Maritime Safety Plan 2017-21

In a region characterised by extensive and scenic waterways, lakes, rivers and coastline, many of our customers in Greater Newcastle who take to the water for commercial or recreational boating will benefit from the initiatives and continued support for maritime safety set out in the NSW Maritime Safety Plan 2017-2021.

The Plan released in January 2018 adopts the internationally recognised Safe System Approach consistent with the Road Safety Plan 2021. This approach recognises that people are the most important element of the system. The Plan sets out initiatives to encourage safe behaviour, safe vessels and safe waterways.

The Plan sets the same ambitious target of reducing the rate of fatalities and serious injuries on NSW waterways by 30 percent by the end of 2021. Our longer term vision is to achieve zero fatalities and serious injuries by 2056.

Over the past five years, the NSW Government has invested more than $500 million in delivering services and infrastructure to the NSW maritime community. Boat registrations, driver licence and mooring fees along with maritime property revenue are paid into the Waterways Fund, established to provide funding for the initiatives contained in the Maritime Safety Plan 2021.

A new Maritime Investment Strategy is being developed on how the Waterways Fund will support evidence-based initiatives in this plan.

Transport for NSW will also continue to investigate the continued application of technology to improve safety on our transport network. As part of the Road Safety Plan 2021, we will increase the uptake of safer new and used vehicle, and will enhance the NSW Government vehicle fleet policy with lifesaving technologies, including autonomous emergency braking and other driver assist technologies. Initiatives such as Smart motorways and trialling new in-vehicle technologies, like Cooperative Intelligent Transport Systems, hold great potential for reducing road trauma in regions like Greater Newcastle where motorways support high volumes of heavy vehicles.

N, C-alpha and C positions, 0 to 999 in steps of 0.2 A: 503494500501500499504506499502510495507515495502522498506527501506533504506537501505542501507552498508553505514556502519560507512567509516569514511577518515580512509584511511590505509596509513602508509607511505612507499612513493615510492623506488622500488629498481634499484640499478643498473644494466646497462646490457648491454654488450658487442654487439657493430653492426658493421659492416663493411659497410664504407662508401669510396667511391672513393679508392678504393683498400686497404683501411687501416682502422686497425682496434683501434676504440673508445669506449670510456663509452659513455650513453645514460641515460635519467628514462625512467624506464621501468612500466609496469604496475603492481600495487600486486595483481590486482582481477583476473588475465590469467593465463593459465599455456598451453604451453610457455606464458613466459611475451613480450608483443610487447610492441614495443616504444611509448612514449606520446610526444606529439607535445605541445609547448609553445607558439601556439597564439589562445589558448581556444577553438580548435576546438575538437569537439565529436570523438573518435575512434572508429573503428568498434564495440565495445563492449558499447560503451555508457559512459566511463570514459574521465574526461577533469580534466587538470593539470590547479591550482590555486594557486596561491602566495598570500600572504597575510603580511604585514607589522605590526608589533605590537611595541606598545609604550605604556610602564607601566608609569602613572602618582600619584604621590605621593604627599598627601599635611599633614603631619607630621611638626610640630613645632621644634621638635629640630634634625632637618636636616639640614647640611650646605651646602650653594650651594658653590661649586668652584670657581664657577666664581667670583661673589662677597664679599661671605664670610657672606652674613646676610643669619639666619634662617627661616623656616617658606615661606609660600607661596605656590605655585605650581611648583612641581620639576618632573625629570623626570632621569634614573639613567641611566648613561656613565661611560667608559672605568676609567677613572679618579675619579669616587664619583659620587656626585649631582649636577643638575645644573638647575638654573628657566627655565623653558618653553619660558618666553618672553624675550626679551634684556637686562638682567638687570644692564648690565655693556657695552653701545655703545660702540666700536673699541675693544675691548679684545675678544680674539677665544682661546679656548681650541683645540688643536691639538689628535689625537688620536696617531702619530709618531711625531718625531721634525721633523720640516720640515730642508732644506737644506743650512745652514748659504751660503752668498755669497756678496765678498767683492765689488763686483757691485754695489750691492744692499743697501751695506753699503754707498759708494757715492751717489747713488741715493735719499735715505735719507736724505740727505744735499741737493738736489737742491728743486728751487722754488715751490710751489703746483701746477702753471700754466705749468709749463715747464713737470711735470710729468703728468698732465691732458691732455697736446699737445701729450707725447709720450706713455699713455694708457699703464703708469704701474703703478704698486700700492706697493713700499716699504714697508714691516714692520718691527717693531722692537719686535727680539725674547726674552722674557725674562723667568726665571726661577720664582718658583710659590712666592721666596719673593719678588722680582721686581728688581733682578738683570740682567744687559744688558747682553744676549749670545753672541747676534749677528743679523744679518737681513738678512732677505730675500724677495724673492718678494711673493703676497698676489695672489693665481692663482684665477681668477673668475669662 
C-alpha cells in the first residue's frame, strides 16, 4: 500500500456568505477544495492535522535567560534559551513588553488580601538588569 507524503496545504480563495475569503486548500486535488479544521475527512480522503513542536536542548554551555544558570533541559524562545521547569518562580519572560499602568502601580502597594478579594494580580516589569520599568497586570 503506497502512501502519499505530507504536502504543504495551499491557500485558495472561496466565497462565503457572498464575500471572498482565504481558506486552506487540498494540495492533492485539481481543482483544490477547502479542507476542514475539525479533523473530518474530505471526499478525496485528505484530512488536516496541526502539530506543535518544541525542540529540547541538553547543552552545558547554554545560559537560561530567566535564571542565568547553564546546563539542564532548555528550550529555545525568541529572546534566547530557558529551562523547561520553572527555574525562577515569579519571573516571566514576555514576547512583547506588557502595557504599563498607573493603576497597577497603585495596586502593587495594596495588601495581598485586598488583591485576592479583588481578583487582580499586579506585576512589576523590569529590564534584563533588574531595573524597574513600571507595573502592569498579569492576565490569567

The Cooperative Intelligent Transport Initiative

Cooperative Intelligent Transport Systems (C-ITS) allow vehicles to communicate with other vehicles and infrastructure, such as traffic signals, that are fitted with the same system. Drivers then receive alerts about upcoming hazards and traffic signal information. The technology is sometimes referred to as ‘connected vehicles’.

The Centre for Road Safety has established Australia’s first C-ITS testing facility, known as the Cooperative Intelligent Transport Initiative (CITI). Based in the Illawarra region of NSW, the trial has fitted C-ITS technology to up to 60 trucks; 11 public buses; 2 light vehicles and 1 motorcycle. The trial includes 3 signalised intersections, broadcasting signal phase information to C-ITS equipped vehicles; 1 portable roadside unit broadcasting speed limit information to C-ITS equipped vehicles and 3 portable roadside units receiving and collecting data from C-ITS equipped vehicles.

These devices allow drivers in participating vehicles to see the following messages:

  • Intersection collision warning
  • Harsh braking ahead warning
  • Red light alert when light is red or amber
  • Speed limit information.

More than 1 billion records have been collected from the trial for analysis.

CITI is being expanded to include 50 light passenger vehicles. The study will investigate the potential safety benefits and user friendliness of the system.